Traditional religiosity or belief differs from the new commitment in a decisive way. To believe is associated with the person not questioning, not thinking for himself, but only accepting what authorities say, as opposed to interested in the new spirituality who need logical reasoning to be able to accept a claim. What can make someone a believer is a lack of security or that the internal structure is not so strong. Although religion also teaches certain supernatural things, the religious often settles for these and regards other things, such as some that newness stands for, as strange or improbable. This is because it is not mentioned in the Bible. Being so faithful to a limited system of thought can come at a price for the believer, who runs the risk of becoming a divided human being. The future may bring new discoveries that the religious will then find it difficult to integrate into their belief system. The hardest part will be for the most fanatical who even deny evolution and, for example, believe that dinosaurs walked around here on Earth a few thousand years ago, according to one respondent. The new spirituality, on the other hand, is understandable in terms of reason. Instead of accepting only certain dogmas, it is possible to examine for yourself what the new authors and teachers claim to be true:
You are religious and go to church and pray to God, and this whole choir, and you are in the choir and yes everything they do in the church. You live in your little world, and you believe in God, you believe in Jesus, you believe in what is in the Bible. But believe, you just think. Martinus, for example, he knows. So there is a difference […] But I also think I know then, because I trust what Martinus writes. And everything I have read and everything I have done and everything I have experienced, the more suggest that Martinus is right than one has in church, with sin and such. So I think I know. I don't think so, no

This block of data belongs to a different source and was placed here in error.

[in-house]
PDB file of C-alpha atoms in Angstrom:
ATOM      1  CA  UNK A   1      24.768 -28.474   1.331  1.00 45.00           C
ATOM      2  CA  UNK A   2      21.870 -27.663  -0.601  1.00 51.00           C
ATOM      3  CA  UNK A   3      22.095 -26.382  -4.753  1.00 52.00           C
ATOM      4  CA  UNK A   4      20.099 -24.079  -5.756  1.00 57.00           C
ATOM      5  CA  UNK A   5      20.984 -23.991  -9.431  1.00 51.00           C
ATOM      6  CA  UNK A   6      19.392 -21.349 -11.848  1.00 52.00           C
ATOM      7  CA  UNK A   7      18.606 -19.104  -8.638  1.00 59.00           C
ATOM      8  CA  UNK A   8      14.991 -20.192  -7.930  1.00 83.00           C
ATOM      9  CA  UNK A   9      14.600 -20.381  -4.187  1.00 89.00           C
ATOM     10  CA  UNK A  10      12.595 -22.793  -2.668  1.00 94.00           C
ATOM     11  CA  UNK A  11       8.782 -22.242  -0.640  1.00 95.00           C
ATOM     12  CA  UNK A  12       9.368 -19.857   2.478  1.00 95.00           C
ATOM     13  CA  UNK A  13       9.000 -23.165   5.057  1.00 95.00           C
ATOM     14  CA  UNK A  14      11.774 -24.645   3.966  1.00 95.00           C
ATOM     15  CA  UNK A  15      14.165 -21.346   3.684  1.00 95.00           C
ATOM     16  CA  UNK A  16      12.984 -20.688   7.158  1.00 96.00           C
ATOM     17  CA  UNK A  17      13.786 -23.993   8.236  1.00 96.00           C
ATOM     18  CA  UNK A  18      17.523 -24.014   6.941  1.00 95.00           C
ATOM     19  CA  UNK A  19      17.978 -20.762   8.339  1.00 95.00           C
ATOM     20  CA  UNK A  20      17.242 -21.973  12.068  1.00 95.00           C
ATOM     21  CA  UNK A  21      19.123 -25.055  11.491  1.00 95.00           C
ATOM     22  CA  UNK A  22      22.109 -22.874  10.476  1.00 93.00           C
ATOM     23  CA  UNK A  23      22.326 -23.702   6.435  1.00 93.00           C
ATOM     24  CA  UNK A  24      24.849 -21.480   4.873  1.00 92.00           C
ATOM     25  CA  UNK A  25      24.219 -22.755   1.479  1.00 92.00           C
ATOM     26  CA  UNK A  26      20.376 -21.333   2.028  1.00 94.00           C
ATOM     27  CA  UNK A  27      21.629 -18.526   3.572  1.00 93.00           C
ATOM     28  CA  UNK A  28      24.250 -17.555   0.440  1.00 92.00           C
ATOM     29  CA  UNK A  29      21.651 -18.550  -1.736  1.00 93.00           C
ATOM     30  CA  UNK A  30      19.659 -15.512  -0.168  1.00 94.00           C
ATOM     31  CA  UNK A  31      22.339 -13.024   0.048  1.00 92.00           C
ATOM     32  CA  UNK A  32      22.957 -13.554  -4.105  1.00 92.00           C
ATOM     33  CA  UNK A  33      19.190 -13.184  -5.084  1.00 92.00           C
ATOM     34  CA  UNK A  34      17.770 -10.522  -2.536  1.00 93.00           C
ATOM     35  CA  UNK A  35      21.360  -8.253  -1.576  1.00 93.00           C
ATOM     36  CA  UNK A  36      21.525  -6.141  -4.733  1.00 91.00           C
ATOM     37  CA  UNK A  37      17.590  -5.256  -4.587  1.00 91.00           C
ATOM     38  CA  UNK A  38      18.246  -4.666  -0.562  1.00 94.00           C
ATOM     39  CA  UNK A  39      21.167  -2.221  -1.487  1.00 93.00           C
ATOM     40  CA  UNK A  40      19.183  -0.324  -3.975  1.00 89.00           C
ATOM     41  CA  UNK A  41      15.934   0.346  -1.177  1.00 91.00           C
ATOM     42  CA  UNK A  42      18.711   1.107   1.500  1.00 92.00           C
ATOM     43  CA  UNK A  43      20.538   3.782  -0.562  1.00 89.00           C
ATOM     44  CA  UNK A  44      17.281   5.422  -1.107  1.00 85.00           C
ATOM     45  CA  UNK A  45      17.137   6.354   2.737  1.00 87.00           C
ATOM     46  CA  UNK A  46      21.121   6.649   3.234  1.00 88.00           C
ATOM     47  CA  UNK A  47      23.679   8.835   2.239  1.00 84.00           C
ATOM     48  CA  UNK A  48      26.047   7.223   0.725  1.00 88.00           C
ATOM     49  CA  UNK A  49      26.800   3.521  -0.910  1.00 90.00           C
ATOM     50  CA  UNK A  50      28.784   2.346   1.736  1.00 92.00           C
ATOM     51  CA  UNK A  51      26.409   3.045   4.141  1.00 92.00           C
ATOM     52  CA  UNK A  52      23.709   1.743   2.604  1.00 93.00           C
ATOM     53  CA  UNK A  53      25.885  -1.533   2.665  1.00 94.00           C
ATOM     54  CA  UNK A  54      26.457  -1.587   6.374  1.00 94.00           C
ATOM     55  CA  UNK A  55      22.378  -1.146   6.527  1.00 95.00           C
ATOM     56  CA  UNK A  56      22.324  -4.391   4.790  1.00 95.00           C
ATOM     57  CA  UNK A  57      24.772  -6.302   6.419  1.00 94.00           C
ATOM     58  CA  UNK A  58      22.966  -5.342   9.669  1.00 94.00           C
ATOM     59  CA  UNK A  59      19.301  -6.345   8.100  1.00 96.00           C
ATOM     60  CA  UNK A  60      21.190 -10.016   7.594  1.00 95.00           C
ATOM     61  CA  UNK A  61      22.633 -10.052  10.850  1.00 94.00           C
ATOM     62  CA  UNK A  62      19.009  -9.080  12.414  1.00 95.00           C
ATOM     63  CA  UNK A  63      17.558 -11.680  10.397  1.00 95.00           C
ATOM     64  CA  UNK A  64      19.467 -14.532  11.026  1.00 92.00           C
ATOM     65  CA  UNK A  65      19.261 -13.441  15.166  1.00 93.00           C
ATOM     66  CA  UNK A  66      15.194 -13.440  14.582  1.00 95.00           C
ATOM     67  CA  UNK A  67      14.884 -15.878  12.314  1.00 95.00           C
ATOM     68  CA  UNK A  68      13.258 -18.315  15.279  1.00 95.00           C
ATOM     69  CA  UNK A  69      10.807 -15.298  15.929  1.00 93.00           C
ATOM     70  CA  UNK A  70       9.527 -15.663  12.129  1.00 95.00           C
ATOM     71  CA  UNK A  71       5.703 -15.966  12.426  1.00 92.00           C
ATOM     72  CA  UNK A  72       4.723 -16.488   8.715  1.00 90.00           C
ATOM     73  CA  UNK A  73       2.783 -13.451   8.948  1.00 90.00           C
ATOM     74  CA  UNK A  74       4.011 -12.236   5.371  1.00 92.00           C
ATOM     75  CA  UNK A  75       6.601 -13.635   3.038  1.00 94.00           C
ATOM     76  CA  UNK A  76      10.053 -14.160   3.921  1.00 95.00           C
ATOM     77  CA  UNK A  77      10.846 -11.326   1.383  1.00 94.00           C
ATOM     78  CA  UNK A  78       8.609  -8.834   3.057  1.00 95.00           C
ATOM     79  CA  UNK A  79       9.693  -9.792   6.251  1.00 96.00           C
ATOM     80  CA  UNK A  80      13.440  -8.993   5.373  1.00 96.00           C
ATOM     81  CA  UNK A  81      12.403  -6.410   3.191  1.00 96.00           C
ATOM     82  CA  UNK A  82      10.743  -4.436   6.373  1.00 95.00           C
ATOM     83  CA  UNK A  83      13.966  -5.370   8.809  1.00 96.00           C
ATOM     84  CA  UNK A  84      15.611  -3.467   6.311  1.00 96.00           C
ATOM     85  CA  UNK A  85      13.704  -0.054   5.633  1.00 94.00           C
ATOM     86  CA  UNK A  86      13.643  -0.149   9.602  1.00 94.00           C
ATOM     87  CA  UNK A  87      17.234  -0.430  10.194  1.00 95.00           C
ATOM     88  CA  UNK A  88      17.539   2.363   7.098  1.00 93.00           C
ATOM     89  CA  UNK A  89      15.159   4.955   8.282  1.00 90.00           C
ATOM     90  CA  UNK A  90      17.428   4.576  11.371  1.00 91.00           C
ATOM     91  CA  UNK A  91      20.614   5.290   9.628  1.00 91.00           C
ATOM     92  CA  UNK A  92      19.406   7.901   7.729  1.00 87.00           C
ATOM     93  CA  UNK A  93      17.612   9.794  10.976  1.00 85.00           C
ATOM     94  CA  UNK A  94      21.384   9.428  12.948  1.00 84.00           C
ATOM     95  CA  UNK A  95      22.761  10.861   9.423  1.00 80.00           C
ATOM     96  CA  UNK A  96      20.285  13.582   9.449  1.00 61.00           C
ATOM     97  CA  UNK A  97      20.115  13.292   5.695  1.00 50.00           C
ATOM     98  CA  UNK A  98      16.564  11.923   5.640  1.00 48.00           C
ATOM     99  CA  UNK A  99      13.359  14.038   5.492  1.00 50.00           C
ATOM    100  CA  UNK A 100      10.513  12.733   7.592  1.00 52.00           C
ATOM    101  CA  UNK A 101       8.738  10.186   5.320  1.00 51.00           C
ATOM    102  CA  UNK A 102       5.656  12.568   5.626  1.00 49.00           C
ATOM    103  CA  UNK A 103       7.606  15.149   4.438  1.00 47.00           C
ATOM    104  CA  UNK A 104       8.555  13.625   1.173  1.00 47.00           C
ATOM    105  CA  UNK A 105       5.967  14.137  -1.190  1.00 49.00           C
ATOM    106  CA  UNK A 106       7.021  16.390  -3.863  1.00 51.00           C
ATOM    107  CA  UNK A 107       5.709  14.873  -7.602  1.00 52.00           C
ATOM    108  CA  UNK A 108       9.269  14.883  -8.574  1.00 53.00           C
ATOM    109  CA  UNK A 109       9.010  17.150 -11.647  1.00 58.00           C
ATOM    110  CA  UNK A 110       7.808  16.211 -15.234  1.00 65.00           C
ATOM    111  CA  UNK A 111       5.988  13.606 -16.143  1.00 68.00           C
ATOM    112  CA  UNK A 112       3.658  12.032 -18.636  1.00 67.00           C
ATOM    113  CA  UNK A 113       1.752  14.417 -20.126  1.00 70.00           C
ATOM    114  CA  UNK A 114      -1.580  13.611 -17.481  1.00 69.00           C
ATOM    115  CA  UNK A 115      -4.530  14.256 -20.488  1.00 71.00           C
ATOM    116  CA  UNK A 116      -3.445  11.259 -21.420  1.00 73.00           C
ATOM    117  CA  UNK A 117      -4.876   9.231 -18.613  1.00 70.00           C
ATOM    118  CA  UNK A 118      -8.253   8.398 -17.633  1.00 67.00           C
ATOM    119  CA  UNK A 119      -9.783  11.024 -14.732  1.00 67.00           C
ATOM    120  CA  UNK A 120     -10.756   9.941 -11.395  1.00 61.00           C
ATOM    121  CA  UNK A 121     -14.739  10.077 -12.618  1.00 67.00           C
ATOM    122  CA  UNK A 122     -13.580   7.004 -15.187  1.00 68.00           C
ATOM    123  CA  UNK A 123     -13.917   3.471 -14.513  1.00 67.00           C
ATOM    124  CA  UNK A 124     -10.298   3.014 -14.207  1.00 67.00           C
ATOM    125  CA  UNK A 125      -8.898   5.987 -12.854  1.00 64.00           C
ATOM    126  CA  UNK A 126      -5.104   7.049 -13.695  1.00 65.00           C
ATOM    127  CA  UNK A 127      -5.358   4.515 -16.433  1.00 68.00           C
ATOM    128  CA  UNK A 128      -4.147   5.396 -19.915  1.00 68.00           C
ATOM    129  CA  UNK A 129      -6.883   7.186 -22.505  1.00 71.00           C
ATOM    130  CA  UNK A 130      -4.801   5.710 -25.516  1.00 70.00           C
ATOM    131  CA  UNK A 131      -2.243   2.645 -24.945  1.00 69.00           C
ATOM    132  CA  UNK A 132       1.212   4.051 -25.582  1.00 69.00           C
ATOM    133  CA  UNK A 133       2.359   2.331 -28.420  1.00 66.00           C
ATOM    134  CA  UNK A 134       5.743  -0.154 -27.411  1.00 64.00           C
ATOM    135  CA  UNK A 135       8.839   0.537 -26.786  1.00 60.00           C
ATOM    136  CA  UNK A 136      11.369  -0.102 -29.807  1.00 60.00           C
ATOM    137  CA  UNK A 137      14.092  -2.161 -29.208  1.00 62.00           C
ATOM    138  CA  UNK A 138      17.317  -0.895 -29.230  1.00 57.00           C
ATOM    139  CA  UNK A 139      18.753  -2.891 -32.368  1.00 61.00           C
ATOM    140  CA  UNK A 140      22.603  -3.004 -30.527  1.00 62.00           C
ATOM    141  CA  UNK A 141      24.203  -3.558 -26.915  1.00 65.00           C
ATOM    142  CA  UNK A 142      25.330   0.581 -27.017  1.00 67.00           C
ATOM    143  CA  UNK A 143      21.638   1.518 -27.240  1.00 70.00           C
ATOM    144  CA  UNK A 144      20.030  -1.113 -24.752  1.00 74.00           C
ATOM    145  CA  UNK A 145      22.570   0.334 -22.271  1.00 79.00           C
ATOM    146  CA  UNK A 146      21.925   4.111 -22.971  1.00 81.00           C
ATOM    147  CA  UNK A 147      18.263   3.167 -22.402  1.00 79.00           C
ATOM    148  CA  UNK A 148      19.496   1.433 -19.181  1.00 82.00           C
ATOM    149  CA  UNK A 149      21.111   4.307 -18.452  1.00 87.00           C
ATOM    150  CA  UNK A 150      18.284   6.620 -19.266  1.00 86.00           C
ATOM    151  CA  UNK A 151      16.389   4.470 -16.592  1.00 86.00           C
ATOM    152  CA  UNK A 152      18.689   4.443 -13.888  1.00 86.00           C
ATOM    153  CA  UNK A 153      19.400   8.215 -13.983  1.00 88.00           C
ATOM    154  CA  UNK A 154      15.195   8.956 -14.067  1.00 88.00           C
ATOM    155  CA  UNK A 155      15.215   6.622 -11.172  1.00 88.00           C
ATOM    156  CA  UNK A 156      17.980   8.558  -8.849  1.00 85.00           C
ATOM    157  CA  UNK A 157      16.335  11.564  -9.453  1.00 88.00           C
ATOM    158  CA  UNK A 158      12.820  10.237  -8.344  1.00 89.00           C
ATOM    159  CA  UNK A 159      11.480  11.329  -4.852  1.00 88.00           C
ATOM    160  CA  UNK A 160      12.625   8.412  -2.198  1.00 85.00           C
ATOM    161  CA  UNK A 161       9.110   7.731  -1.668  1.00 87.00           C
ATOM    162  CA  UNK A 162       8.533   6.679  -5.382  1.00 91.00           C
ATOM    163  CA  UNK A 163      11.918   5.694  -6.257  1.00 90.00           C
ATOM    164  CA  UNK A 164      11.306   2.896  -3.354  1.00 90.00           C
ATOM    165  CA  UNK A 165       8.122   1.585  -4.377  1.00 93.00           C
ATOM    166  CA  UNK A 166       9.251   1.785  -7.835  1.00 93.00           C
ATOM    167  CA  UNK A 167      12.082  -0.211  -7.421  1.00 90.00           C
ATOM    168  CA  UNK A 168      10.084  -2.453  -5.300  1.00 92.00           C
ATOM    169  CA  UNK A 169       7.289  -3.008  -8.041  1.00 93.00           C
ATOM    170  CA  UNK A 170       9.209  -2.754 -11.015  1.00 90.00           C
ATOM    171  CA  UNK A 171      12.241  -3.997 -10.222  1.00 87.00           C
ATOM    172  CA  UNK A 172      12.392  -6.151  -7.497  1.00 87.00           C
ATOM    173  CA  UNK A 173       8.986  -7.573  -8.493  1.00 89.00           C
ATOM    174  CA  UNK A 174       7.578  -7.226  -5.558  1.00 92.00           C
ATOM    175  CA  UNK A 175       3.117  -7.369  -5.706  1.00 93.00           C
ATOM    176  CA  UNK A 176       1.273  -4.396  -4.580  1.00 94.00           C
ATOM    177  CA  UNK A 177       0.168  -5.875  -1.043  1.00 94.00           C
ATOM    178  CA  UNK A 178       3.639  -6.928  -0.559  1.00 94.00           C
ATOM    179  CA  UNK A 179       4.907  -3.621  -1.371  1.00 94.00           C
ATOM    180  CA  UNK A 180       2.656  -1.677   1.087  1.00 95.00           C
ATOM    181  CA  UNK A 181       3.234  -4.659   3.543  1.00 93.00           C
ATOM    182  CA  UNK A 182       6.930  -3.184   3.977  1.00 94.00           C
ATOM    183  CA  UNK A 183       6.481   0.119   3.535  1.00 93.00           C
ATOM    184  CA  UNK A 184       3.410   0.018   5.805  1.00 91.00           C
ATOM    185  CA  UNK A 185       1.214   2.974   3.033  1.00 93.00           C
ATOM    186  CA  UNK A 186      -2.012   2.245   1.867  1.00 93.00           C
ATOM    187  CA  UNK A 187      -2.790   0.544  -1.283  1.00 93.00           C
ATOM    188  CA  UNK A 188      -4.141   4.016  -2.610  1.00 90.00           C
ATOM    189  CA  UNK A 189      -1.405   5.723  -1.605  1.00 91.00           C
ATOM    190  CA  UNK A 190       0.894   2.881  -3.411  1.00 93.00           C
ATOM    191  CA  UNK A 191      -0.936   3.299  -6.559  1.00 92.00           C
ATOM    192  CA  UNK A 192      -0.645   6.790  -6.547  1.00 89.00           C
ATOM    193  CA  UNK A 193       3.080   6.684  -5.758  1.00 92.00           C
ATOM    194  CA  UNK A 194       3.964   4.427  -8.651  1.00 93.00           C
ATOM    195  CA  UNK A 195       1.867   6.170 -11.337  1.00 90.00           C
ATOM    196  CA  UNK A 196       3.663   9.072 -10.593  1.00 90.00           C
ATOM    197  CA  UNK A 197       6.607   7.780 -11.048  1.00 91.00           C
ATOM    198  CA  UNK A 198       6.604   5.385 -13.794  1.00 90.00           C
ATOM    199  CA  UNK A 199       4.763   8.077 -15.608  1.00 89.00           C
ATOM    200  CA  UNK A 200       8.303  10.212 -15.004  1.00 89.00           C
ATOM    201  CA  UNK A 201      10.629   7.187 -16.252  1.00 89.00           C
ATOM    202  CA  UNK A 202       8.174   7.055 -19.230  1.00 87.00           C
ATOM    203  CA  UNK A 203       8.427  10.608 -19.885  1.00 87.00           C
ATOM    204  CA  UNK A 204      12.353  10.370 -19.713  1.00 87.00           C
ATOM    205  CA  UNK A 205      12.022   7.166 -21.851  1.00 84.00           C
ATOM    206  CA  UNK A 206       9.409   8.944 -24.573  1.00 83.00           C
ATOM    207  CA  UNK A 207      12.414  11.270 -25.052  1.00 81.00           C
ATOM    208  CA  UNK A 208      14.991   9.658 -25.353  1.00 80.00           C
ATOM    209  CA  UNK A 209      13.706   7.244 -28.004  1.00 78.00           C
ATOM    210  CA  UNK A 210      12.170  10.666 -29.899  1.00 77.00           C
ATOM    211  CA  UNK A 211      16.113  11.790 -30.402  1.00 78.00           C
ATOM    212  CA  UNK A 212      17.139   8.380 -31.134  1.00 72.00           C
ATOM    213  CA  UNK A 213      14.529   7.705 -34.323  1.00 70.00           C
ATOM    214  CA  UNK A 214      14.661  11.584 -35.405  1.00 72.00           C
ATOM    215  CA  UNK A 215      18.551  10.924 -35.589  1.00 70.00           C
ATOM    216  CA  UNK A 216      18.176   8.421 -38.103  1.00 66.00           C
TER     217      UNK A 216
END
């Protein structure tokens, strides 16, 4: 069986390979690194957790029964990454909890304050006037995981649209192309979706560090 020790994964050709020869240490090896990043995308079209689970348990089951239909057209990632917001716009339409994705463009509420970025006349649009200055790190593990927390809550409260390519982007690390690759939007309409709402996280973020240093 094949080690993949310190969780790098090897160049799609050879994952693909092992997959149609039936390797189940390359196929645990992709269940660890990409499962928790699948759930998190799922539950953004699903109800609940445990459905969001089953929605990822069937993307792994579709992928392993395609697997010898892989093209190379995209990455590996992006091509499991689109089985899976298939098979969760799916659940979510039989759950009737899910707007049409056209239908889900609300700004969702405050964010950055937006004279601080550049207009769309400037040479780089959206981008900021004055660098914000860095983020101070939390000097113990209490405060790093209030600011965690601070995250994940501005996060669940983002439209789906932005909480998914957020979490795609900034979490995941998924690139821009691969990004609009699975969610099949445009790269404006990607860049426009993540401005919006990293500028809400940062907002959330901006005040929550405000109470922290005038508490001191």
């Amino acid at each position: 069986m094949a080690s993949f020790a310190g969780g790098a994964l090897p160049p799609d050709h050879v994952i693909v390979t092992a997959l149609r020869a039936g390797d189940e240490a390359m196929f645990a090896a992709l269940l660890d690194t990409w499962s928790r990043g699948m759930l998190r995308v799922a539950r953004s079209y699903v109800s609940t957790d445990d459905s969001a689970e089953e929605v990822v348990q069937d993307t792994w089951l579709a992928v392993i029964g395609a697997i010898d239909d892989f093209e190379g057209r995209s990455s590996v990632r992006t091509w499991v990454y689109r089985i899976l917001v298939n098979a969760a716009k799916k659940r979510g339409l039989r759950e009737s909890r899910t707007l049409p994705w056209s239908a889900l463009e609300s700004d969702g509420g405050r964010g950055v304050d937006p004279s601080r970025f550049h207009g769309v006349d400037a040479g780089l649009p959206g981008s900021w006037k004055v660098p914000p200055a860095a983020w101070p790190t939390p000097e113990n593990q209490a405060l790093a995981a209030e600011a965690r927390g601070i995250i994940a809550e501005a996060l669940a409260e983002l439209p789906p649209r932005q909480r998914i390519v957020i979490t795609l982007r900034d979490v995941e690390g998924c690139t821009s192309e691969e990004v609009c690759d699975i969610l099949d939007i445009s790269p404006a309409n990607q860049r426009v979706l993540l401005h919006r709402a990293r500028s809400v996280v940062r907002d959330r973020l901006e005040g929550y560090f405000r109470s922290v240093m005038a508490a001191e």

Since these are things that can be confirmed, the individual cannot doubt this worldview either. Through the study of new literature, it is possible to get an experience of coherence, that the sayings actually fit together. This is lacking in Christian theology, which is perceived to have many "loose ends". An interviewee describes a third position that is neither faith nor knowledge:
I don't have faith like this and this, and I believe in this at all costs. So I really have nothing to doubt […] If I was wrong, I was right. I'm not in a situation like that, I look at it and there is, but it's not something like that. I believe in this, if I was right, I was wrong. Without it… No, there is no such thing. On the other hand, I can feel… If you… I don't have a dependency on it or what to say.
Own experiences of the supernatural allow the individual to claim that he or she knows, no matter what others may think or think about this. However, it is understandable that others may doubt or be skeptical of what the individual claims on self-perceived grounds is true, but this does not have to affect one's own convictions. One respondent tells of the near-death experiences she had in various surgeries she had undergone. For her, they have confirmed that there is a life after death. Some reading experiences can be daunting. An interviewee tells us that many years ago he found a new book in a store, read a few pages and then laughed for a whole week. It was as if a weight had been lifted off his shoulders: "It was just the front page. It was like putting the key in the lock." The author is the one who the respondent still, after several decades, thinks gives the best description of reality. That the symptoms that mimic the trauma of previous incarnations can be made to disappear by reliving the original experiences becomes confirmation that the individual actually lived before.
The interviewees describe themselves as applicants, skeptical and free. They are not religious. There are forms of newness that respondents do not want to be mixed up with and they present good reasons for this. The name "new age" is not appreciated by anyone. The new-age ideas can be tested unlike much in religion. From a psychological point of view, faith in reason in an area as elusive as the spiritual may need to be problematized. Perhaps the emphasis on the mind implies a different kind of finality, in comparison to the believer who actually admits that he or she just believes.